With a hesitant smile, I just voluntarily signed a document to commit myself to 10 days of around 10 hours of silent sitting meditation a day.
No talking, no phone, no writing, no reading, no eye contact or other distractions.
As the teacher SN Goenka calls it: It’s time to tame the ‘wild elephant’ that we call the mind….
Although I have been practicing more than 10 years of mindfulness and attended many meditation retreats in the Zen tradition, I feel a bit nervous about my first Vipassana retreat.
I realize that the last 6 months weren’t my most mindful months of my life. And that is an understatement. My mind is scattered, worried and only occasionally in the now.
We are about 100 people, both Thai and foreigners. It is hot season. And in central Thailand, that means hot! On the first day you can feel the agitation in the meditation hall as we all try to focus on our breathing in a room of 30+ degrees.
Sweat is streaming down my body while listening to the roaring sounds of fans all around. 1 hour down, about 90 hours of sitting meditation to go….This will be a rollercoaster ride I think by myself….
My ‘wild elephant’ mind does what it always does: Think of things that I still need to do. Or it comes up with ideas or opportunities for the future. My mind is a ‘future-mind’ more than a ‘past-mind’.
Thinking about the future is perhaps more useful, but still incredibly disconnected from the present moment.
And I know that in the now is where life actually occurs, where all the conditions for my happiness can be found. The flowers, the trees, the blue sky, gratitude for having 3 meals a day, a smile of a child, my beloved ones, my health, my organs, my friends, my breath etc.
I once started writing down all the conditions for happiness I already have today and after 4 pages I got the point……
These conditions for our happiness are just hanging out there in the now waiting to be discovered! However, like most of us, my tendency is to look for those last few conditions somewhere in the future.
As a teacher once called it: The Western disease is: I can be only happy when…..[fill in your condition of choice]. The fundamental error!
So back to the sweaty meditation hall. It’s me and my future-oriented mind. Interesting ideas pop up every other minute.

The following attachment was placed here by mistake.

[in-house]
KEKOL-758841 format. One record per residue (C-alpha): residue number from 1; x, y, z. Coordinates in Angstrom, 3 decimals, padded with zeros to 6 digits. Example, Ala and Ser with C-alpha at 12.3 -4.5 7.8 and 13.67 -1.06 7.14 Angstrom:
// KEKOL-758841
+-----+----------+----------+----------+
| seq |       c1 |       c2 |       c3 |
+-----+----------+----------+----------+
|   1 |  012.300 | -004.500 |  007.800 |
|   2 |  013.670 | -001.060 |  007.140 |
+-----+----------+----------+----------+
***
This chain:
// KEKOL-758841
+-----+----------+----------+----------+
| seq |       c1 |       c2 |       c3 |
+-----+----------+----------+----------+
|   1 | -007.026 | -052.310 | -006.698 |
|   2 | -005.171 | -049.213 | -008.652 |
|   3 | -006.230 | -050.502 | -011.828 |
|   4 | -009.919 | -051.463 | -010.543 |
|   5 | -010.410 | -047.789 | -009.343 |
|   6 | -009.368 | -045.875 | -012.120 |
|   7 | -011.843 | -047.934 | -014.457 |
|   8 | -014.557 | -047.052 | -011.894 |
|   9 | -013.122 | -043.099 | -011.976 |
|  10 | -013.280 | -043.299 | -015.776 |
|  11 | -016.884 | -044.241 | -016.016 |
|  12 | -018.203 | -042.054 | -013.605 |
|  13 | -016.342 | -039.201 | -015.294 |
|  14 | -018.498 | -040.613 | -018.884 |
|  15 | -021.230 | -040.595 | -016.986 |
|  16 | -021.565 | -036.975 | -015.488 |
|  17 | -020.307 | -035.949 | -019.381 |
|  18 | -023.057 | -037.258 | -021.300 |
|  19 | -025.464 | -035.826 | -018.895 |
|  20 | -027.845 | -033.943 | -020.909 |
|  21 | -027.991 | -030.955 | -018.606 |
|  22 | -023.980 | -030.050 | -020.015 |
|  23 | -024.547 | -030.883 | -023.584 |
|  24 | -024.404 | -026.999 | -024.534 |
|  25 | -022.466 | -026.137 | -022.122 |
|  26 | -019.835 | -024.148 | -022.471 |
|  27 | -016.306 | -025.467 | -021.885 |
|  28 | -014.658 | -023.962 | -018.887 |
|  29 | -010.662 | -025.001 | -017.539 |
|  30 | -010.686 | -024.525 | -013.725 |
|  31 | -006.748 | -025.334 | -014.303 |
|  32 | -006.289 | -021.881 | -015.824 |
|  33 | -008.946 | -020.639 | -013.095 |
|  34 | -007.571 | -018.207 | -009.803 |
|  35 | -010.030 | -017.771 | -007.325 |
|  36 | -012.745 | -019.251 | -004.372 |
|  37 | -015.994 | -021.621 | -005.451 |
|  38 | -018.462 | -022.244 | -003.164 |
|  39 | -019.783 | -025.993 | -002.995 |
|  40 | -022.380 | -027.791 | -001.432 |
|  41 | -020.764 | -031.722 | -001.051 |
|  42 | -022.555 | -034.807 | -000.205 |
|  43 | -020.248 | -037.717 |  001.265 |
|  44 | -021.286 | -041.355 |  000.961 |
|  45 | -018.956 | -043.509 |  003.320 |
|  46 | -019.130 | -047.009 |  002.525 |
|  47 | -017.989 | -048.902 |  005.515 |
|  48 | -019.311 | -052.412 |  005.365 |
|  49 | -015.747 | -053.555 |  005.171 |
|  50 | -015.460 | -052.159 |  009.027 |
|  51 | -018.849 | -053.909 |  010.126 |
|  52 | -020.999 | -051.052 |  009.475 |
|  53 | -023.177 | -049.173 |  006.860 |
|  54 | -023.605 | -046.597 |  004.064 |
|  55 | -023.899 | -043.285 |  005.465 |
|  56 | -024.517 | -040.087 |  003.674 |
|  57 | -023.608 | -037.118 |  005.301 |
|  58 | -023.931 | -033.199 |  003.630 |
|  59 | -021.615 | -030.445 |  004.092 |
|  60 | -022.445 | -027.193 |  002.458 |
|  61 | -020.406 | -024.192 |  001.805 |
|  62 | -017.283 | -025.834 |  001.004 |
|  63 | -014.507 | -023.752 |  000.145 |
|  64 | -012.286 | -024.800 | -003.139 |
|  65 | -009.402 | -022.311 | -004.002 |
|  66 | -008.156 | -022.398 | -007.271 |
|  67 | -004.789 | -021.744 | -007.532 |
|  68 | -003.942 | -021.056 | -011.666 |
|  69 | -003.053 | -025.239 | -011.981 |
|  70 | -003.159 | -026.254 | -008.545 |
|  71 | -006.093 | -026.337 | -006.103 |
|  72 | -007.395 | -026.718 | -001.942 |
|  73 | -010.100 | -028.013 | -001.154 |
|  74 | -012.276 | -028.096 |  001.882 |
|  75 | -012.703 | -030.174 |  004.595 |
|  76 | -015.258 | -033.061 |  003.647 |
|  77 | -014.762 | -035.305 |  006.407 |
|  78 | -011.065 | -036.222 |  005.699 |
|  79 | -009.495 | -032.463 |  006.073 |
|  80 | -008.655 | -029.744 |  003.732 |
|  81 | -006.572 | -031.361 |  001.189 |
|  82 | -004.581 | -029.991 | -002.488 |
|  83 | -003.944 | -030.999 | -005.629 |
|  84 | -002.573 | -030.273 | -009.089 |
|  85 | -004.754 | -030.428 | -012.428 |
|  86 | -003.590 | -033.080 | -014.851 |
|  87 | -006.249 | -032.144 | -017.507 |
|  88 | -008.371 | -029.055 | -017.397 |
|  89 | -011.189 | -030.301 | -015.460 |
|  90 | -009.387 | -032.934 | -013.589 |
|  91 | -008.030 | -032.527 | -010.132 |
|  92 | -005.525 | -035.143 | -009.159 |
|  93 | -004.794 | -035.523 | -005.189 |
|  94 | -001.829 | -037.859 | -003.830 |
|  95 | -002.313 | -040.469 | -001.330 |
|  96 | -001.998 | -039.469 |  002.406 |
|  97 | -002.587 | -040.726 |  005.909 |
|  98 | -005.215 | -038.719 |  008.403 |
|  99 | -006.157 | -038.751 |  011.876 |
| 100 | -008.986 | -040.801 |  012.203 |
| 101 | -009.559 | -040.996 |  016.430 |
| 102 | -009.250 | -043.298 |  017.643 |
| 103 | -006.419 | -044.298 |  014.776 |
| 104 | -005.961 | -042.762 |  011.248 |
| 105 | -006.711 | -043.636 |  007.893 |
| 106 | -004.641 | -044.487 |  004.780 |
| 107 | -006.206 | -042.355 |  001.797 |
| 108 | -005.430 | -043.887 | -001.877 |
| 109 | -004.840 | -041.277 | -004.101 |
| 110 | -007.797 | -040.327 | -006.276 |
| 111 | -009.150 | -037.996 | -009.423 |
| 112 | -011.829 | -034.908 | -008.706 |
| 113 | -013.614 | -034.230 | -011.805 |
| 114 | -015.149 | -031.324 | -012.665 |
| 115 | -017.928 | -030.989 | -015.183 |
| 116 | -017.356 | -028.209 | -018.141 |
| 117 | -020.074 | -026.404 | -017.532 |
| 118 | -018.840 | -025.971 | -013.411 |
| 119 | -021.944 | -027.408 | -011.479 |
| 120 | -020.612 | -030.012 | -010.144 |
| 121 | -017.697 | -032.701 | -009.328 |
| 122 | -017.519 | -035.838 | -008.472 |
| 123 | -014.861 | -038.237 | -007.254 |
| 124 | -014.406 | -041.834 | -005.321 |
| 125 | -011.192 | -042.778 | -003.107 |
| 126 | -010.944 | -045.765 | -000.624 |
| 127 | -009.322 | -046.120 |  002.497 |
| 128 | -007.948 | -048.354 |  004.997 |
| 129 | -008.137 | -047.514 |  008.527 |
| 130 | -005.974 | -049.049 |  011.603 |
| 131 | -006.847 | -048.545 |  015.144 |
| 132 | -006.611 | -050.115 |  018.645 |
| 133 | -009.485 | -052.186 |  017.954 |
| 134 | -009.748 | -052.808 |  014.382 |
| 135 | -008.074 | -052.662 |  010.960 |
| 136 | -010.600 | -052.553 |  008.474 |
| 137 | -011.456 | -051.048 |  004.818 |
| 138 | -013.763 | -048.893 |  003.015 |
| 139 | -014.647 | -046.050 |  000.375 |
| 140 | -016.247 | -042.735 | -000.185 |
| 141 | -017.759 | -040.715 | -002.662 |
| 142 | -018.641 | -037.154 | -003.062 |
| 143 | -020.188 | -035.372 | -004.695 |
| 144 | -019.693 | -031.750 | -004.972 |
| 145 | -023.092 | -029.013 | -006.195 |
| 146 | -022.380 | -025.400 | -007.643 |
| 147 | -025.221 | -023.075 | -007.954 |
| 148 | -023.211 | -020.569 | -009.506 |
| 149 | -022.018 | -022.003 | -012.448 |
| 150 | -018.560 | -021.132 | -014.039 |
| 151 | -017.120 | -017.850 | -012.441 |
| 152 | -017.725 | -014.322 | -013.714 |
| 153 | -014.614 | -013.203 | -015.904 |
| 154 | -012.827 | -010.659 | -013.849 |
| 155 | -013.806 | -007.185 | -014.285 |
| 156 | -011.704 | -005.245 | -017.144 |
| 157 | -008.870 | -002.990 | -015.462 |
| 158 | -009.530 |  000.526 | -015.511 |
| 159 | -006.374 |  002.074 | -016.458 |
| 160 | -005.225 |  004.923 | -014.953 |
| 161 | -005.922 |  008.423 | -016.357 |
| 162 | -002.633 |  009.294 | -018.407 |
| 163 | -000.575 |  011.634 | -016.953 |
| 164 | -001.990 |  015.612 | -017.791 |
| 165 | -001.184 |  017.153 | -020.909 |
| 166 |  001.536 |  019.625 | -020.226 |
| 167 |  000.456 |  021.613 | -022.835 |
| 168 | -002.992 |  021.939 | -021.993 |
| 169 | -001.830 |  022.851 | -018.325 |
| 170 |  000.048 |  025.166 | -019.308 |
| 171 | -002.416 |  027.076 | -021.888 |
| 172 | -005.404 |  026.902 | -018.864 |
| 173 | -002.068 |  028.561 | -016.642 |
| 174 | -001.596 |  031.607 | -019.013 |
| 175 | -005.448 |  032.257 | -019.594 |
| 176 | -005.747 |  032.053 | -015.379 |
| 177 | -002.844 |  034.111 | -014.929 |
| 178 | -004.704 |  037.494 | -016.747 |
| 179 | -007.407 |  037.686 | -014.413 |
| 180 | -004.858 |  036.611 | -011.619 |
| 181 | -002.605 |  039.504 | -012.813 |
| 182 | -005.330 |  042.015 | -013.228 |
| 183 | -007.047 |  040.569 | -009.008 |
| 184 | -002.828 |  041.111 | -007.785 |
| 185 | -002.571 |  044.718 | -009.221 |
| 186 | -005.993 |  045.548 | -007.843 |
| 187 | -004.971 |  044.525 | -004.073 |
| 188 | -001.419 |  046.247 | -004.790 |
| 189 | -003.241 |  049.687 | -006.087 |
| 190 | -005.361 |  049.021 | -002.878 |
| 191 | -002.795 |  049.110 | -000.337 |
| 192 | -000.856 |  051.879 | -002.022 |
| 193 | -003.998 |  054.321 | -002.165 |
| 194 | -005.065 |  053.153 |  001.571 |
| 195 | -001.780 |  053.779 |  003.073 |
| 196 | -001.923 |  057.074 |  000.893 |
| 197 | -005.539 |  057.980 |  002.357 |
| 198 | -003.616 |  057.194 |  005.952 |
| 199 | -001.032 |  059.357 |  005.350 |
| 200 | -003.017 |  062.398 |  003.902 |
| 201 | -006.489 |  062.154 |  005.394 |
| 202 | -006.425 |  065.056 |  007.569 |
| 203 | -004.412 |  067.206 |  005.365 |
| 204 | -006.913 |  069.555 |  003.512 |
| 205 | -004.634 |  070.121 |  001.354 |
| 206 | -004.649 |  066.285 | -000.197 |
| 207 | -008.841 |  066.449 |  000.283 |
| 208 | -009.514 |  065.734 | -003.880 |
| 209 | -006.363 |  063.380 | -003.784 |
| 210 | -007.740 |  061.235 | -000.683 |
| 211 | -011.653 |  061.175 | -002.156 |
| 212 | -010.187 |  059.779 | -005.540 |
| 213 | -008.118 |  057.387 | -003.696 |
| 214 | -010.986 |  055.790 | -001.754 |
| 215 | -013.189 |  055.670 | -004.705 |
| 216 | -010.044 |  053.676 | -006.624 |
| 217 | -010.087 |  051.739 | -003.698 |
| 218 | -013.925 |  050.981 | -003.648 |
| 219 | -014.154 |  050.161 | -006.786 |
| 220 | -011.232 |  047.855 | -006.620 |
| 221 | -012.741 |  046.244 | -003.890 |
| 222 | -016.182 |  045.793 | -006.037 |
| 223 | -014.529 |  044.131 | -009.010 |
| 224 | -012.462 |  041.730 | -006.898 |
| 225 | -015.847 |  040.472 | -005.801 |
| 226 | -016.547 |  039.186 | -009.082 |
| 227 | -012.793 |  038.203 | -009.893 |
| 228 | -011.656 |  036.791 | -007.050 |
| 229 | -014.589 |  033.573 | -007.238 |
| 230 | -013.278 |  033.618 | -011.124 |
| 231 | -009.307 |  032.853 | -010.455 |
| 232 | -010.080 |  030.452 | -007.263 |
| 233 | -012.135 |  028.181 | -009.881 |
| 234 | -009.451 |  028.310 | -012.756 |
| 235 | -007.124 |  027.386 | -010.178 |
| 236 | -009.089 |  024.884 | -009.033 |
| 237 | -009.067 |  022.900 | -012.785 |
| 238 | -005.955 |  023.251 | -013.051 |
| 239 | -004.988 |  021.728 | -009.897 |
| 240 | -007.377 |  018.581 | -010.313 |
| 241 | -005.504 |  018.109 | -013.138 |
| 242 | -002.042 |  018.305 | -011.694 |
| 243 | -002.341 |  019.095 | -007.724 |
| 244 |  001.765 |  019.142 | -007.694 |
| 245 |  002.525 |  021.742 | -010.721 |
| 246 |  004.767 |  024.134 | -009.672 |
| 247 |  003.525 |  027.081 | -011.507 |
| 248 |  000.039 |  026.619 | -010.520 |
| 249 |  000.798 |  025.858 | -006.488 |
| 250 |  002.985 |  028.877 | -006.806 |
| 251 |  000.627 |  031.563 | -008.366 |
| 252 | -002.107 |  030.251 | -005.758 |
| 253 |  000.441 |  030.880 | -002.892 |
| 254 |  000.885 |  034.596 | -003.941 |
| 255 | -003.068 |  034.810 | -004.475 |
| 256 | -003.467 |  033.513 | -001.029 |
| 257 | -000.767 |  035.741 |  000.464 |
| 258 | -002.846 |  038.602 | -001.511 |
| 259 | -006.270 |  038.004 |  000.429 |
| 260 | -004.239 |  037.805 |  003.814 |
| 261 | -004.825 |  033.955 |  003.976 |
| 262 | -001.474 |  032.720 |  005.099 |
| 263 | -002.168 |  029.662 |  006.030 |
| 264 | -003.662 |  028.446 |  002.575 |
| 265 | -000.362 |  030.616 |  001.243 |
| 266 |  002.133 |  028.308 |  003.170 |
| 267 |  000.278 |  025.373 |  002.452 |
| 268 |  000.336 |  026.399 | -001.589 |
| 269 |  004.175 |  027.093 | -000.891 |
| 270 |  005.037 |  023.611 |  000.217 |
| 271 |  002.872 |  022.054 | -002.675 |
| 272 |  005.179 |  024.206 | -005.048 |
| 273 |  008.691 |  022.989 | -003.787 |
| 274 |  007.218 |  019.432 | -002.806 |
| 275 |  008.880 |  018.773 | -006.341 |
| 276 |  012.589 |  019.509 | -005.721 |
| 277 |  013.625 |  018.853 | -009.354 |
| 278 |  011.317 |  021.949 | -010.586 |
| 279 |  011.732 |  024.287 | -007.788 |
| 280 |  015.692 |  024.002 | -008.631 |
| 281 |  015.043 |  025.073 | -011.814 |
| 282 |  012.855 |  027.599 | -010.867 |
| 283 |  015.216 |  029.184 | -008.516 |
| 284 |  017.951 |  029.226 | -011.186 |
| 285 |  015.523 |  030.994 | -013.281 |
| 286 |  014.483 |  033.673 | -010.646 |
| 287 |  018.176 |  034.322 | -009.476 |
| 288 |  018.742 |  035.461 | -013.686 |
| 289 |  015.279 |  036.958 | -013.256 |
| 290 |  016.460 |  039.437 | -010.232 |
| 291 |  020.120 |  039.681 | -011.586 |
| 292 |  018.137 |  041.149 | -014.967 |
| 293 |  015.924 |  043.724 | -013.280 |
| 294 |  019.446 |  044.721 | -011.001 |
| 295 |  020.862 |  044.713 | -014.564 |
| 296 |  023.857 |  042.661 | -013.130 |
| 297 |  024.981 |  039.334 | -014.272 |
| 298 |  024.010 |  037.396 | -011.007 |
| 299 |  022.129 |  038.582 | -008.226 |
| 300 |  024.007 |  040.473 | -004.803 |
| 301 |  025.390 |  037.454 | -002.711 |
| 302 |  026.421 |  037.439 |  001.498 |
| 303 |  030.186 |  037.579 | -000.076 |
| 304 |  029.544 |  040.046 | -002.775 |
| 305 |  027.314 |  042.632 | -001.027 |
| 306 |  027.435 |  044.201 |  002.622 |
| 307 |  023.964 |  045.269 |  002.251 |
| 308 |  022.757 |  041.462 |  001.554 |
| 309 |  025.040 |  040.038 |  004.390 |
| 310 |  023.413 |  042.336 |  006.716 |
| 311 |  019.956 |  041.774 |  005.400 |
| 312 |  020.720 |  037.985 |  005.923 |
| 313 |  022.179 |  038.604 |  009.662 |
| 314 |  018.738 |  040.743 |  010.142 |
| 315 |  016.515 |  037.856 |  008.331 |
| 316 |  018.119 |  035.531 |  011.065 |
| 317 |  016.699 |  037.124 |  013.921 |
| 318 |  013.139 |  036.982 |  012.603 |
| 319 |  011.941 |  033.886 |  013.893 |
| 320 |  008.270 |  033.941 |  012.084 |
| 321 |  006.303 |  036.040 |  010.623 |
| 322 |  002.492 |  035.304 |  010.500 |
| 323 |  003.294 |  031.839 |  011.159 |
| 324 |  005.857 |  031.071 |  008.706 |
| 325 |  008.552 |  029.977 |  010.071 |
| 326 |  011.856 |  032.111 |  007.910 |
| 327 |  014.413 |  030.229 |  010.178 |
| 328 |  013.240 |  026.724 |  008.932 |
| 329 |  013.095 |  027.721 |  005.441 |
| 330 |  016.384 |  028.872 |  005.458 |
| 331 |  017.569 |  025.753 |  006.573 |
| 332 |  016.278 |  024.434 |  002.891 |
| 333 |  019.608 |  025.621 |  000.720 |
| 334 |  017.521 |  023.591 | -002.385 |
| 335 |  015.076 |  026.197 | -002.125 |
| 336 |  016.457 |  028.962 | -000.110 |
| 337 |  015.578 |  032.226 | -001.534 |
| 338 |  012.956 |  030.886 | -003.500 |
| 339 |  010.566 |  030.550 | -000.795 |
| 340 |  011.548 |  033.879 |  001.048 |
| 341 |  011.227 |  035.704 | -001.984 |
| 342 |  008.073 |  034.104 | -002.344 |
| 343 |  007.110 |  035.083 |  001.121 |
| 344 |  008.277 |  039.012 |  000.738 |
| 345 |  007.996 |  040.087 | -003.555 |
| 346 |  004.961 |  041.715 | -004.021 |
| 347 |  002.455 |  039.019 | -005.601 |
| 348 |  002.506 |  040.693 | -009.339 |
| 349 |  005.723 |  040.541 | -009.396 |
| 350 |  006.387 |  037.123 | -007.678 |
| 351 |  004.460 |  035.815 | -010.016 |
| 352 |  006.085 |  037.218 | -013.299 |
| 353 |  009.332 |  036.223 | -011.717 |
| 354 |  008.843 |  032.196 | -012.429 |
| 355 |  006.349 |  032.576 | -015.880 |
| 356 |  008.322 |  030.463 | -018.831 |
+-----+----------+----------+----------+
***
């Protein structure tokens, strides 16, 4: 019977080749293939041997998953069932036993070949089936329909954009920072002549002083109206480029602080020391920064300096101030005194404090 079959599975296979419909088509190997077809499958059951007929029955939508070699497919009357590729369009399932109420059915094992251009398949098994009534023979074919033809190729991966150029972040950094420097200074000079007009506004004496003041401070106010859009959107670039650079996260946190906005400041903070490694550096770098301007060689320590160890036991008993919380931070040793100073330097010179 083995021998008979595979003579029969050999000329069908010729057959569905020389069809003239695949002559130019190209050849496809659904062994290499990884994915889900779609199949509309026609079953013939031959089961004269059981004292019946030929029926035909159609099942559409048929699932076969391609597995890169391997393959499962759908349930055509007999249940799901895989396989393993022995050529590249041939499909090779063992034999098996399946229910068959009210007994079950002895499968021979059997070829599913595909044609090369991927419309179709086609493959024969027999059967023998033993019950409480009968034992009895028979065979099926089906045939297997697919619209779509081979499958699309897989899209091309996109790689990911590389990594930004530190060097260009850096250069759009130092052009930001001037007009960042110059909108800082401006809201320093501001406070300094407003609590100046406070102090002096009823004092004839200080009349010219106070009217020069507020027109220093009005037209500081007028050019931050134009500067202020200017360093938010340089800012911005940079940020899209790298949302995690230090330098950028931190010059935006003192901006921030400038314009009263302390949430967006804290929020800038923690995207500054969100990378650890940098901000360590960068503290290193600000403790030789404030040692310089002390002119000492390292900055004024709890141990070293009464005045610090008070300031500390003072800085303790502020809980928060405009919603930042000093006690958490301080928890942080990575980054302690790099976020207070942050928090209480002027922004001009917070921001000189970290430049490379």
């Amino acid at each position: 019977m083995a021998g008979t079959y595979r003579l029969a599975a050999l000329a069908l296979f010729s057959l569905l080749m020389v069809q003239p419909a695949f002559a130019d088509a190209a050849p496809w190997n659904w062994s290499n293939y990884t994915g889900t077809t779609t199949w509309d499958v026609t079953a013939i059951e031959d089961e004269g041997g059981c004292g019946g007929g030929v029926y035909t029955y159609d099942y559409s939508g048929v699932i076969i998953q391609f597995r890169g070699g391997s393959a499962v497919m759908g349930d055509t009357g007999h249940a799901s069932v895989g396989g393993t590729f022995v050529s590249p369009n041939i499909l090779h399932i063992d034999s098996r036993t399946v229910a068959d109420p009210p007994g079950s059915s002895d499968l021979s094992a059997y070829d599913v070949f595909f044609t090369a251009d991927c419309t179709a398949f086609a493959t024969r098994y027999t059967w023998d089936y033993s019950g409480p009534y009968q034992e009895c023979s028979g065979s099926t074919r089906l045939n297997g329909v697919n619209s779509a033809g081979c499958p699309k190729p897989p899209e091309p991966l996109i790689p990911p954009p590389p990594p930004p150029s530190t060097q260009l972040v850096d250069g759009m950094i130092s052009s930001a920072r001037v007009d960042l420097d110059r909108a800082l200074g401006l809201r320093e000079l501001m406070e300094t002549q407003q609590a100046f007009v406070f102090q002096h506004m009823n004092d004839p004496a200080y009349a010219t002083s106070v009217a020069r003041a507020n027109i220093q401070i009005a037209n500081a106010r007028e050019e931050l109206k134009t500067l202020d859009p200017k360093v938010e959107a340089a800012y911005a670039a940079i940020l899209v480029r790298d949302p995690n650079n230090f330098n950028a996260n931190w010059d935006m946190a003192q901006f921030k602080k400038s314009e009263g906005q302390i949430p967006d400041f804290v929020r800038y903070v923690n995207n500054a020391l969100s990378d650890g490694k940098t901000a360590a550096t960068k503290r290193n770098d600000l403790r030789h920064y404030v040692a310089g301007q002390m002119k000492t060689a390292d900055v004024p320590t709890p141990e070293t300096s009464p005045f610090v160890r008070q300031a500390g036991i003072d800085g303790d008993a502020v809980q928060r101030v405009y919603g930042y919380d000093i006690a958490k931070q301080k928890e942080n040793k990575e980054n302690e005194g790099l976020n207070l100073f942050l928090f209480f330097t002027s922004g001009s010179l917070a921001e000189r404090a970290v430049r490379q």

The fact that I can’t write anything down for 10 days works brilliantly for me. I know I can’t possibly remember all my great ideas (I think they are great ;)) for 10 days, so I just let them all go…..just let it go….
And I meet again my competitive mind! I want to sit longer hours than the day before and longer than my neighbors. I challenge myself to sit hours without moving. At day 8, I humbly realize that this really got in the way of my practice for about 4 days….My ego liked it though smile emoticon
No day is boring. Every day is different. One day I feel calm and can sit with a gentle smile. Other days, I feel pains in my body and annoyed in my mind.
One day there is joy. The next there is despair. Pleasant sensations come and go. Unpleasant sensations come and go.
Sounds familiar? Welcome to our life story!
The whole idea of Vipassana is actually to recognize pleasant and unpleasant sensations without turning that into liking/ disliking and eventually craving/ aversion.
In one word: EQUANIMITY, which I would translate as welcoming any sensation with an open mind and open heart, knowing deep down that this sensation too will pass.
Practicing equanimity prevents me from holding on to things that I will lose one day. And it prevents me from suppressing or escaping things that I don’t want, but that are part of everyone’s life (e.g. disease, unpleasant emotions, aging, death). Don’t confuse equanimity with indifference, its close enemy.
Once our mind is equanimous, we can observe without judgment ANY sensation without a programmed reaction to it. A sense of calm and non-fear arises. With non-fear, I mean no fear of fear when it arises.
I realized that from such place of equanimity, I can then take very wise and effective action and stay content irrespective of circumstances.
Sounds cool right? Well, easier said than done.
As the teacher tells me: Understanding this intellectually is virtually meaningless. It’s needs to be experienced.
But on day 9, my mind started dwelling in equanimity. I am sweating in a full meditation hall with a pinched nerve in my back, a numb foot and a shallow breath, but feel more calm, happy and peaceful than ever before. I feel zero urge to move or react to anything. I just feel content. For hours and hours.
I just observed with awareness both pleasant and unpleasant sensations without adding any story, drama or interpretation to it from my mind. They can be there and I know they will go away as well. No need to change my posture or do anything really.
Just watch. It’s all part of this journey called life.